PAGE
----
Evoking the legacies of President Abraham Lincoln and Martin Luther King, Jr., New York State Bar Association President Seymour W. James, Jr. said today that "we must continue to strive for full equality under the law."

At a Law Day ceremony at the state Court of Appeals in Albany, James said that 2013 marks the 150th anniversary of Lincoln's Emancipation Proclamation and the 50th anniversary of King's "I Have a Dream" speech delivered on the steps of the Lincoln Memorial.

Both events "are momentous symbols of our progress," observed James (The Legal Aid Society in New York City). "But they also represent a continuing call to action - to remain aware of persistent injustice, and to use whatever tools we can to fight discrimination and promote equality.
 
"Our nation eradicated the legal slave trade nearly 150 years ago, but today human trafficking continues to pose a terrible affront to human rights in the United States and across the globe. 
"We have eliminated Jim Crow laws, but discrimination persists against disadvantaged and marginalized groups," he said.

Chief Judge Jonathan Lippman opened the annual Law Day ceremony attended by his colleagues on the Court of Appeals, Attorney General Eric Schneiderman and other elected officials.  The theme of Law Day 2013 is "Realizing the Dream: Equality for All."

James said, "This year's Law Day theme encourages us to consider the Emancipation Proclamation and Dr. King's famous speech not only as important milestones in our nation's history, but also as a challenge to remain mindful of the progress yet to be made, and to continue working toward equality for all."

Attorneys, he added, "have a special responsibility to promote equal rights for all Americans."

The State Bar Association continues to work toward that goal. Its Special Committee on Human Trafficking soon will release a report and recommendations "to ensure fair treatment of victims, strict punishment of traffickers, and other measures to eliminate this form of modern day slavery."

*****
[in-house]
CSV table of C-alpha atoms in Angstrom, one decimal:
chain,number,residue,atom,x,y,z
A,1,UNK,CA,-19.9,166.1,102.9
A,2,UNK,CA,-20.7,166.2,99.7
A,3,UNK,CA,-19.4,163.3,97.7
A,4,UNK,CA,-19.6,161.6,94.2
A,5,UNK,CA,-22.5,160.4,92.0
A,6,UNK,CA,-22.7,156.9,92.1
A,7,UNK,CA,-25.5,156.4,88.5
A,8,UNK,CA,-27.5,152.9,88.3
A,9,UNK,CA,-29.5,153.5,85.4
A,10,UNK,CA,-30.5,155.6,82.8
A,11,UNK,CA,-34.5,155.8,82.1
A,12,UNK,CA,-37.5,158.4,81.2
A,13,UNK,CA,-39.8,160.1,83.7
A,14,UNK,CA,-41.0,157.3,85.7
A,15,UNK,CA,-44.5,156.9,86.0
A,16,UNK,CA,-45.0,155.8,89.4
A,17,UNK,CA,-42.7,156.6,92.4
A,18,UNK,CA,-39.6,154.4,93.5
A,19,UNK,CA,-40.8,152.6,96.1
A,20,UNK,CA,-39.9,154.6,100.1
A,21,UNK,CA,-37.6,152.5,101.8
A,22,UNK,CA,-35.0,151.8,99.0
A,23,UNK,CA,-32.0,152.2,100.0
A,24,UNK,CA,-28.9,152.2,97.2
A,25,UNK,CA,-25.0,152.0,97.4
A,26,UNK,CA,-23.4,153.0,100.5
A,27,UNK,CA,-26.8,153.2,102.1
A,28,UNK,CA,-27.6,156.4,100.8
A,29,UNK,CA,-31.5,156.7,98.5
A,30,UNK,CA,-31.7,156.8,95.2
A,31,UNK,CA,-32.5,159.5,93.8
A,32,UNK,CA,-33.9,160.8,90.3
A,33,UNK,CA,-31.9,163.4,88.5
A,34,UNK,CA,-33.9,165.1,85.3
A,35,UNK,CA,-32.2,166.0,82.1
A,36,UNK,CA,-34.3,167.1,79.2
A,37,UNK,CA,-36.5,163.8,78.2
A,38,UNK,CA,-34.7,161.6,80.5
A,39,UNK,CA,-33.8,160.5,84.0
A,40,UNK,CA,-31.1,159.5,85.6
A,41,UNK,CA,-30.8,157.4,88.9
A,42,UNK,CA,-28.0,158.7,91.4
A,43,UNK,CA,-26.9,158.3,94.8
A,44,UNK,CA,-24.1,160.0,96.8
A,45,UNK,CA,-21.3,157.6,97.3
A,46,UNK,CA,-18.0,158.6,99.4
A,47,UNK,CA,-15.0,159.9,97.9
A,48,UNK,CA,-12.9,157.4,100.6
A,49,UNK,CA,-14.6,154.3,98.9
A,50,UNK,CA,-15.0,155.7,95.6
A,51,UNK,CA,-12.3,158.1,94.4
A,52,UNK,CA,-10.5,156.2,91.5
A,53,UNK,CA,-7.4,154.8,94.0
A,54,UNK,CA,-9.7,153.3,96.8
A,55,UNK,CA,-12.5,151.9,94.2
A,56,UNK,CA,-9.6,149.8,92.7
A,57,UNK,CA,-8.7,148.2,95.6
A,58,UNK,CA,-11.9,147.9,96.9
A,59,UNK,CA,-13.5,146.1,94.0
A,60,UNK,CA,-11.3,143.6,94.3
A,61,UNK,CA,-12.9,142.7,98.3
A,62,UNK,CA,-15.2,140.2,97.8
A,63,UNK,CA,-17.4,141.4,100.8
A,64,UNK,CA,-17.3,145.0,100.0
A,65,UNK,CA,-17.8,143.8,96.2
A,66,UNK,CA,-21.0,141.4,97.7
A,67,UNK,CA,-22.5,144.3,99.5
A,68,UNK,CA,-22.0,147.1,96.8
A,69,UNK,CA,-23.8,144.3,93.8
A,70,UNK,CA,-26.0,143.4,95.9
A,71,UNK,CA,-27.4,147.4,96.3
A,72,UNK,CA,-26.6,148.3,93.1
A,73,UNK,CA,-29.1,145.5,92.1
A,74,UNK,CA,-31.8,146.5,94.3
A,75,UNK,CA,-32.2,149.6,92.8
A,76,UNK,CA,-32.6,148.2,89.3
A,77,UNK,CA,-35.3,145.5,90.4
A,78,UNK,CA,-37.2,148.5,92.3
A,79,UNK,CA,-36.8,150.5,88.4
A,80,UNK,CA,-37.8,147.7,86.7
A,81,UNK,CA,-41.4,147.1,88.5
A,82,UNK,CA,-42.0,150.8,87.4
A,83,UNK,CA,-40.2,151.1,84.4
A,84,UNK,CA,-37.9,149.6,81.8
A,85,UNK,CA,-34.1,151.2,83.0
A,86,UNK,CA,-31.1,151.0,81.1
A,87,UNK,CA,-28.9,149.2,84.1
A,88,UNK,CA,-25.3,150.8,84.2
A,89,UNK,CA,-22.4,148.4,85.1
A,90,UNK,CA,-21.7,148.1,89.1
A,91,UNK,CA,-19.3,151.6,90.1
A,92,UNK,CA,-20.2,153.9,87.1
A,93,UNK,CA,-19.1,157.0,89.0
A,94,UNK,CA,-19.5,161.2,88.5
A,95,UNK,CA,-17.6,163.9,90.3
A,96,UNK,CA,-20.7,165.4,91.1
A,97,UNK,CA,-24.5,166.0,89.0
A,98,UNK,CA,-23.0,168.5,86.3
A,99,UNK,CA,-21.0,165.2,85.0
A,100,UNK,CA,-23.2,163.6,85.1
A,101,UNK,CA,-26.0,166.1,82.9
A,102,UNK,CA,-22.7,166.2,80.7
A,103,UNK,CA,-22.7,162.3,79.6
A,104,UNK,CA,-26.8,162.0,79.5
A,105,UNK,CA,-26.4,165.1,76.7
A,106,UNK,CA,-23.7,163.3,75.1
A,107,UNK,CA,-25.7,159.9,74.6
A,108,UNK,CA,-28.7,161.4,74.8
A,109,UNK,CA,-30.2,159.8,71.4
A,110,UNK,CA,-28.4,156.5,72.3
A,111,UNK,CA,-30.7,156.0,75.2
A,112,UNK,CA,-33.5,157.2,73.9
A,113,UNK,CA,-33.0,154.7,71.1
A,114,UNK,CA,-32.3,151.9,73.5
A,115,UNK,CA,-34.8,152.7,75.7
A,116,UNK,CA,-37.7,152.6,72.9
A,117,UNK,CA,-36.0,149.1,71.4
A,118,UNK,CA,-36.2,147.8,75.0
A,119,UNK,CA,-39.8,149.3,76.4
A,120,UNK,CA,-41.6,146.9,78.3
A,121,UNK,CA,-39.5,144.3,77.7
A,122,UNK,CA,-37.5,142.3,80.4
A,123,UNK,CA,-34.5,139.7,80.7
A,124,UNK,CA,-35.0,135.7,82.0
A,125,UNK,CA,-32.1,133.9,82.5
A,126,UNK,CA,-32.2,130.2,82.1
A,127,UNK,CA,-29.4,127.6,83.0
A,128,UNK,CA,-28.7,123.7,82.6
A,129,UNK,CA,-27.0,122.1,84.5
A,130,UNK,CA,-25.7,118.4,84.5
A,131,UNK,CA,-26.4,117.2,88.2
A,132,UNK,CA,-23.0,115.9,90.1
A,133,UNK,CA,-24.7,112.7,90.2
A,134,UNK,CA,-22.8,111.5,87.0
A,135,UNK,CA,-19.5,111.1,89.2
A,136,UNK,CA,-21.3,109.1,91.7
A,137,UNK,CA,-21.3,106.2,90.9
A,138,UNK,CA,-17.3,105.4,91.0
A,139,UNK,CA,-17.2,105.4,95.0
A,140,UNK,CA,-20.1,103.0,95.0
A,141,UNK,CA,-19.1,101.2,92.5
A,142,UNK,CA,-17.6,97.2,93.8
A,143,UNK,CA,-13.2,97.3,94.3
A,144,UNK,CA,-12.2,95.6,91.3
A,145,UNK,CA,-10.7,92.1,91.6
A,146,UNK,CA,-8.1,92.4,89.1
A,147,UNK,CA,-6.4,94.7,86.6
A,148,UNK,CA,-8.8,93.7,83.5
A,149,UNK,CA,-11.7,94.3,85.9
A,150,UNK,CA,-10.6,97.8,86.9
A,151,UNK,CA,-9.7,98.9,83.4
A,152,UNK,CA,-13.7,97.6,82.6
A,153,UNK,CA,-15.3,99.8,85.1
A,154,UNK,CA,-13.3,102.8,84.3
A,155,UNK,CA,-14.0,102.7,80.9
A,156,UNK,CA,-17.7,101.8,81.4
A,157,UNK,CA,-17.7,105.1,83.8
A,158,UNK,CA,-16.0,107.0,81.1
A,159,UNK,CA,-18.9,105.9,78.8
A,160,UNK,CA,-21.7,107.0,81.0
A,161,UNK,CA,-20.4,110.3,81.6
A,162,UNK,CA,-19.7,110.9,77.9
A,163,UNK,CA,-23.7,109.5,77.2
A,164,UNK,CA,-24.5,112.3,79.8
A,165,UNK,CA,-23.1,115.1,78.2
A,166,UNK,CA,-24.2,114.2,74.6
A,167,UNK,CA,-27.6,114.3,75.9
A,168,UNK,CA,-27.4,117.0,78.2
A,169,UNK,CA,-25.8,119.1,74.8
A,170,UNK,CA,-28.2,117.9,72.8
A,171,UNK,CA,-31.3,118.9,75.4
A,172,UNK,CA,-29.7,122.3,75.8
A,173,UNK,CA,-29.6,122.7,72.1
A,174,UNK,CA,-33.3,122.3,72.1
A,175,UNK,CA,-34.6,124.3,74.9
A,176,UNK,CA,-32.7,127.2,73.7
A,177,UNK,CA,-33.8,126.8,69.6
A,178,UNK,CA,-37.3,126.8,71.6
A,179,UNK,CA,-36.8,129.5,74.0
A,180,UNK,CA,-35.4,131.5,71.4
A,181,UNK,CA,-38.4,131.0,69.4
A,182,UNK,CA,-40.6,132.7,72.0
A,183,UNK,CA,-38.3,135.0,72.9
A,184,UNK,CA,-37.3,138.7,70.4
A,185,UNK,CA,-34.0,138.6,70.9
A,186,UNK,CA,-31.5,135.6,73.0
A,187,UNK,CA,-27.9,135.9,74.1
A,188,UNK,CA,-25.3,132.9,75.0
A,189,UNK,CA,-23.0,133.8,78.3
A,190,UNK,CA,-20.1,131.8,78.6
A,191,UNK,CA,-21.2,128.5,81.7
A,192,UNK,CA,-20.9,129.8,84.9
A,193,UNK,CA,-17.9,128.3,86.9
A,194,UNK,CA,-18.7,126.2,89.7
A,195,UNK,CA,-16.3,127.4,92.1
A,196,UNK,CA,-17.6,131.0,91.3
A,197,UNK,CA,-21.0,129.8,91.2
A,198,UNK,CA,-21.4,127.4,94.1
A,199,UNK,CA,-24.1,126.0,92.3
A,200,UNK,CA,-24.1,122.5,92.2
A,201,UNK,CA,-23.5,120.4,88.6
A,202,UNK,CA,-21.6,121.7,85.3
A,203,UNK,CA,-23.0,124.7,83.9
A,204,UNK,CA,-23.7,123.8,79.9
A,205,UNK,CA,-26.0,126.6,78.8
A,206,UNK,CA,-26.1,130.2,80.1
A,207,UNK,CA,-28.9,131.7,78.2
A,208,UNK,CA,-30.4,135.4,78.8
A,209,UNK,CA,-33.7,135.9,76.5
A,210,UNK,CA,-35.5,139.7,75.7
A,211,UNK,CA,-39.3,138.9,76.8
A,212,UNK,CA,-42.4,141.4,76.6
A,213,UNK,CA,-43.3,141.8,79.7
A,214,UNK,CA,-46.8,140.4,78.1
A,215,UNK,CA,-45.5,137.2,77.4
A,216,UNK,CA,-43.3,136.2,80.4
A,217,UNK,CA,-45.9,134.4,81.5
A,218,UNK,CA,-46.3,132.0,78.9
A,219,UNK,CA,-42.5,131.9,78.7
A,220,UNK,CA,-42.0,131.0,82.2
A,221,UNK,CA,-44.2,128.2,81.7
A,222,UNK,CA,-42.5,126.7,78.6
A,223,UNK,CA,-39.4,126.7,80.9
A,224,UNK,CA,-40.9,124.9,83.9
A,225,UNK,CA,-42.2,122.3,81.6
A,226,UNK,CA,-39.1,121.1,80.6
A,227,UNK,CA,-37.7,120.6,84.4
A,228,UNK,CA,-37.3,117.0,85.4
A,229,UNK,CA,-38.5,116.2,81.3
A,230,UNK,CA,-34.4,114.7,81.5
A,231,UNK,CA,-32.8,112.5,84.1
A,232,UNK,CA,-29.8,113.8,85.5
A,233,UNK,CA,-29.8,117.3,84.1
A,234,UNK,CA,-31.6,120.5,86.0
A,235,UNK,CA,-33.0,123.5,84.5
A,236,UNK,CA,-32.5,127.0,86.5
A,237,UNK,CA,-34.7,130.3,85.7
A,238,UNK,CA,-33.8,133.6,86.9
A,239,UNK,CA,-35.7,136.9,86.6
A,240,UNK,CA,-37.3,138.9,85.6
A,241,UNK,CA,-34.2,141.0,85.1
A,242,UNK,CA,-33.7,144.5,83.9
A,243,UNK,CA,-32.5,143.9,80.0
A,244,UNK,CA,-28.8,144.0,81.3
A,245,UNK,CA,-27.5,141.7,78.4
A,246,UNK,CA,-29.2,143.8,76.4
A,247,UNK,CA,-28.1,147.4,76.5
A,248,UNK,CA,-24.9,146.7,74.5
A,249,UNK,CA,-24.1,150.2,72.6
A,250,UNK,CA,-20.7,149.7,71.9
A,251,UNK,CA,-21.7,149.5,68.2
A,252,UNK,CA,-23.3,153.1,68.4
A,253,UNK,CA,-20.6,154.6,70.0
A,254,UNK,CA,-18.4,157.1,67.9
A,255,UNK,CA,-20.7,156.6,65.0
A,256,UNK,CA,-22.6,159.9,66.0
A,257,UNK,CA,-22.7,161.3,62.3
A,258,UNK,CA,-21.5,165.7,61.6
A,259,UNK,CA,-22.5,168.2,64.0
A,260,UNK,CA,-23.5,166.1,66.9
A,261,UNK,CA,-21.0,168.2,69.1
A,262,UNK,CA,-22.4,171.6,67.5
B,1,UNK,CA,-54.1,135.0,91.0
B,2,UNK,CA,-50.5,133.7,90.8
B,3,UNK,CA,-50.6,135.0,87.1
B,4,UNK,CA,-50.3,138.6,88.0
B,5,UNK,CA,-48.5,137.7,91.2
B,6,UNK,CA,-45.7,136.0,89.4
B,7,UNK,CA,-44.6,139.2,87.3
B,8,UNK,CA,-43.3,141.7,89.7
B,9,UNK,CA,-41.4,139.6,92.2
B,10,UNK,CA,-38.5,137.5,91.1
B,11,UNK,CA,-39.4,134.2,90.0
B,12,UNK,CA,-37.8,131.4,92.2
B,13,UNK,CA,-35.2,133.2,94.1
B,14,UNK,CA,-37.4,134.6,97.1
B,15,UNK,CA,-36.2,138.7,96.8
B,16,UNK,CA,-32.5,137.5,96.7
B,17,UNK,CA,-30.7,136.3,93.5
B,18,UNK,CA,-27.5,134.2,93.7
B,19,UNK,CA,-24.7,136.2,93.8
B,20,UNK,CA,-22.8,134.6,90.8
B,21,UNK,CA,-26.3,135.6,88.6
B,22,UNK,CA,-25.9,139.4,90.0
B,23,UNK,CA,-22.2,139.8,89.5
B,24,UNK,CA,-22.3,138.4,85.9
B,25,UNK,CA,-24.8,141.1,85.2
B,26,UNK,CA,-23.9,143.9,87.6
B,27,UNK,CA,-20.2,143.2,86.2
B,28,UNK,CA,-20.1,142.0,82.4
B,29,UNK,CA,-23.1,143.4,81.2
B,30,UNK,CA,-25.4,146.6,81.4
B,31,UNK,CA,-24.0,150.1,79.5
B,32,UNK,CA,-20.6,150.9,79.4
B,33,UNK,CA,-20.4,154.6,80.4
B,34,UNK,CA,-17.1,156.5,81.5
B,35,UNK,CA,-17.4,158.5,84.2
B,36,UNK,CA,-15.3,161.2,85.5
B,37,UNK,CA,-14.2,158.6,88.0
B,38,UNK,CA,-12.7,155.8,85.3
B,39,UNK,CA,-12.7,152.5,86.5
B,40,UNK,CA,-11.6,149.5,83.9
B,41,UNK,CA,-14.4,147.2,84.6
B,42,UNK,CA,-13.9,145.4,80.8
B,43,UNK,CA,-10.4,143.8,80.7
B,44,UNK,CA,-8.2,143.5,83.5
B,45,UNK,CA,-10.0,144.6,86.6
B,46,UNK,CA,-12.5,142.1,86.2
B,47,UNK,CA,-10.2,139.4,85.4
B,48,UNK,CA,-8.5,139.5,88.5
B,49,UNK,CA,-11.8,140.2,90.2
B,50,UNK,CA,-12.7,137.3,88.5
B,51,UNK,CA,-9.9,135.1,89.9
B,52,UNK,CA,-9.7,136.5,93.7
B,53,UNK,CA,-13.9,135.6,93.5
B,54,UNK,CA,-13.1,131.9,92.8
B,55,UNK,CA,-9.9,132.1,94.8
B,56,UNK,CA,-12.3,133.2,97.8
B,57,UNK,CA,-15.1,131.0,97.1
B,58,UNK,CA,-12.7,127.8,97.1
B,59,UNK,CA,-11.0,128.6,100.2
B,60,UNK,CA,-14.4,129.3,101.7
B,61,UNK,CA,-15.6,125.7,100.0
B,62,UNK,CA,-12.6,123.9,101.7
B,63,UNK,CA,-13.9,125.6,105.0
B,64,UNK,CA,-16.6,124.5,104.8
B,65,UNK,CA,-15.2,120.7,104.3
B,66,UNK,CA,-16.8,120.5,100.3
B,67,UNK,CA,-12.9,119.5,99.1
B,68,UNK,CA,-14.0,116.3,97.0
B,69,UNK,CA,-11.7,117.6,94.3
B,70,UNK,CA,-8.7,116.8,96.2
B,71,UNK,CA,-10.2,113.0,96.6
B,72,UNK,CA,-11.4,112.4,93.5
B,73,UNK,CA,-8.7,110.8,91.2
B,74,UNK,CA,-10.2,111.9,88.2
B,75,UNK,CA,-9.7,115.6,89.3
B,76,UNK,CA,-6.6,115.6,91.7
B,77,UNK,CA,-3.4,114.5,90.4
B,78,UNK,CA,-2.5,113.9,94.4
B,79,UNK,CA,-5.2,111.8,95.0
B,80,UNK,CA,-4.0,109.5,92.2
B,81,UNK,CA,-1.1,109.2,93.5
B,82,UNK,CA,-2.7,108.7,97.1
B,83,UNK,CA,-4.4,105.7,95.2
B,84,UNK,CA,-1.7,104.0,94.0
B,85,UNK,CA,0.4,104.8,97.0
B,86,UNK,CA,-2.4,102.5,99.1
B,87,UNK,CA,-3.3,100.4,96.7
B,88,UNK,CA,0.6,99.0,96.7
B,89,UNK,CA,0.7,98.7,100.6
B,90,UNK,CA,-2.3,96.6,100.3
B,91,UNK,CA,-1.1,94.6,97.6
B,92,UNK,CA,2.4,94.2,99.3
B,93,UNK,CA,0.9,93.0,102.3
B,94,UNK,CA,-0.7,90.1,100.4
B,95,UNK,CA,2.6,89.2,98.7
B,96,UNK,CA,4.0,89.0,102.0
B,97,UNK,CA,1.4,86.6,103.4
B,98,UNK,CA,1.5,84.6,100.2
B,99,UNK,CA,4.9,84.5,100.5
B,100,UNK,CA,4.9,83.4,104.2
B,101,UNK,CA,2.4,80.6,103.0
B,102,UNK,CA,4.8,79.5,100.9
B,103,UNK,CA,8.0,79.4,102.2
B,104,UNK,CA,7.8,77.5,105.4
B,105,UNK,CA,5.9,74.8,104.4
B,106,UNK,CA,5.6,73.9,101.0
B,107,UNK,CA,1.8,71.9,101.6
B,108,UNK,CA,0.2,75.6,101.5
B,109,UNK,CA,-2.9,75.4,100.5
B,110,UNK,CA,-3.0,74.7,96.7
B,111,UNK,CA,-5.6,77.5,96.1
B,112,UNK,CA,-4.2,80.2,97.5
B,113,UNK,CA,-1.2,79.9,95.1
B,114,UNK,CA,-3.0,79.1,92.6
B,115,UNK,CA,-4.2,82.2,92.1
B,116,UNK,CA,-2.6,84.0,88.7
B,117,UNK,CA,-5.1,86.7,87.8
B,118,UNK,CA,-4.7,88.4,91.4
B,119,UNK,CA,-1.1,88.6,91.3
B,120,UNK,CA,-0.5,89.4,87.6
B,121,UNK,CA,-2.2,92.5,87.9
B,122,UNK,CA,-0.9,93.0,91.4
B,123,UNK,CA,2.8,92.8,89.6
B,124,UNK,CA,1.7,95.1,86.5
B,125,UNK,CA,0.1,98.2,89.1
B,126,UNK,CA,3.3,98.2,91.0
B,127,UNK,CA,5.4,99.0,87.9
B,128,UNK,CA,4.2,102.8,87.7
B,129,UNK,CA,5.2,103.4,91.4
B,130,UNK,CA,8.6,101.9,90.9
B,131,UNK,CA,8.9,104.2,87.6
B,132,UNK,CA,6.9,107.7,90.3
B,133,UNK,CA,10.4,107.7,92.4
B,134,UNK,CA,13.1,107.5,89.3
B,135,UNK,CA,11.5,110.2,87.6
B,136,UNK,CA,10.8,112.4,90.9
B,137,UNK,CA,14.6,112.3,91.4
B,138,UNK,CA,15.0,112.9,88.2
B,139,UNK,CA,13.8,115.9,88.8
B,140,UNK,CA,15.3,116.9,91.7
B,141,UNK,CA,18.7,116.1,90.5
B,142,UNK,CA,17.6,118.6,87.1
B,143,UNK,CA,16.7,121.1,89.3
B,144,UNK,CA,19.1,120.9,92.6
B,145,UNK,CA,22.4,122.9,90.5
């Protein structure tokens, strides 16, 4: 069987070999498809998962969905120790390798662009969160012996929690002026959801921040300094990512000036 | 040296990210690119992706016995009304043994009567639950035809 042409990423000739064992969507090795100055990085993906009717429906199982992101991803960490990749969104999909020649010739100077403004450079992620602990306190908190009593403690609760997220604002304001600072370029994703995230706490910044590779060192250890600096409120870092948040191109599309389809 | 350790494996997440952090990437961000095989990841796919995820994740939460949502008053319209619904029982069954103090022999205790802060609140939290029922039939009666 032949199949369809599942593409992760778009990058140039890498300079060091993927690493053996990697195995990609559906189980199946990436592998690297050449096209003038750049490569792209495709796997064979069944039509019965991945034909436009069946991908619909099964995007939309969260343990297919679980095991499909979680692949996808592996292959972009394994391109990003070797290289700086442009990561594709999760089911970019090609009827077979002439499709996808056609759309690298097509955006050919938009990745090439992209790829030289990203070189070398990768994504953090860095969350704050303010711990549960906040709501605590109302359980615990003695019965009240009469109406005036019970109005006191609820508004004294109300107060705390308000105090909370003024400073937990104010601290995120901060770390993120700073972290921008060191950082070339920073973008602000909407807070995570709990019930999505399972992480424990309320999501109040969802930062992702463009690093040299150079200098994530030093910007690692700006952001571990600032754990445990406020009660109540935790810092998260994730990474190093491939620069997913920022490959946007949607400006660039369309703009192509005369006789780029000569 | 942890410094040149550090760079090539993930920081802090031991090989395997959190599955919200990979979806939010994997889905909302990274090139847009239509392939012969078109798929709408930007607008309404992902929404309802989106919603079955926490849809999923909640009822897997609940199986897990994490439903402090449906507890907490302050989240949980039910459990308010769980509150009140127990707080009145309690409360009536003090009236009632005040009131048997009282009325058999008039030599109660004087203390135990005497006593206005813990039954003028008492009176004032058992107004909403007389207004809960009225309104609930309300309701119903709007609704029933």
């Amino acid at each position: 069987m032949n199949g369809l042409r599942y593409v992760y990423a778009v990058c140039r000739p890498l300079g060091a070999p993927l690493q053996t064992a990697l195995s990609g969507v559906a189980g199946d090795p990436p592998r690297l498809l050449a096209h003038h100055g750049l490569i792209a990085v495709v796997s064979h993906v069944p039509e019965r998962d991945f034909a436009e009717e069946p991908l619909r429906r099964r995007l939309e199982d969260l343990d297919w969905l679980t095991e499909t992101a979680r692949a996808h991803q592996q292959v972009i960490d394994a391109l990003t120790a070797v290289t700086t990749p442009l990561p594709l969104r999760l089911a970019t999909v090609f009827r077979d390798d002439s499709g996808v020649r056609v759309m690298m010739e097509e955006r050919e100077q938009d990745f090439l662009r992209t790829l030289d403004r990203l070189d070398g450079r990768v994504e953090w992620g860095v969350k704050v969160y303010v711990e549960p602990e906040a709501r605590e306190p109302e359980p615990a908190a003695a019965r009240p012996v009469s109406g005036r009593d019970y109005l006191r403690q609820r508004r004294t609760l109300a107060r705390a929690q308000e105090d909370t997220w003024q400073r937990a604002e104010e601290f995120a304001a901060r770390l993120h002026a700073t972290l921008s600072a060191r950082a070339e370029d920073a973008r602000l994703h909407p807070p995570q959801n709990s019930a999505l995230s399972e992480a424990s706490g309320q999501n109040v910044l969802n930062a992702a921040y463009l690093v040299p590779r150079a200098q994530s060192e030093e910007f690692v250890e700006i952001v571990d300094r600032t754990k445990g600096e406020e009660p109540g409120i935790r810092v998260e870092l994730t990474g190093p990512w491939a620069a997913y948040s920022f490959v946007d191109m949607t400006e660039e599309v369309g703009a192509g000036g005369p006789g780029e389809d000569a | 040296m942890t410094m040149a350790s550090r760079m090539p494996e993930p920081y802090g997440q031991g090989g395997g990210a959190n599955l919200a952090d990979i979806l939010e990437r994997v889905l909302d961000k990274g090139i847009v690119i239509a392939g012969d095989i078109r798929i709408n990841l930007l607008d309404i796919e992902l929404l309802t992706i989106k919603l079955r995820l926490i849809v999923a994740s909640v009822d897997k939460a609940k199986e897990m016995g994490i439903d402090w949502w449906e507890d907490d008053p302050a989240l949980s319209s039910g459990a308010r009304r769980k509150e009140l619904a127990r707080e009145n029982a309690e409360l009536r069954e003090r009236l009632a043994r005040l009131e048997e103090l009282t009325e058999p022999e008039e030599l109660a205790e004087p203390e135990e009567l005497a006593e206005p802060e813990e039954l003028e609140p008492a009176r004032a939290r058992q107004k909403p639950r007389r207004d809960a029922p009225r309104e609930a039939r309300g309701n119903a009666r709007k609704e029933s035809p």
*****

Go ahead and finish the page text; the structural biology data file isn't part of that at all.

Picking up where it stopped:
Many more women, people of color and others with diverse backgrounds have entered the legal profession during the past generation, James said, "However, we can still see the long-lasting effect of discrimination on our profession. In our increasingly diverse nation and even in our own state, the legal profession does not look enough like our society."

The State Bar Association has implemented programs to increase diversity within the association as well as the profession. This year, it will launch an association-wide mentoring initiative, co-chaired by former Court of Appeals Judge Carmen Beauchamp Ciparick and incoming State Bar president-elect Glenn Lau-Kee of New York City (Kee and Lau-Kee).

The 76,000-member New York State Bar Association is the largest voluntary state bar association in the nation. It was founded in 1876.

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Contact: Lise Bang-Jensen
Director of Media Services & Public Affairs
lbang-jensen@nysba.org
518/487-5530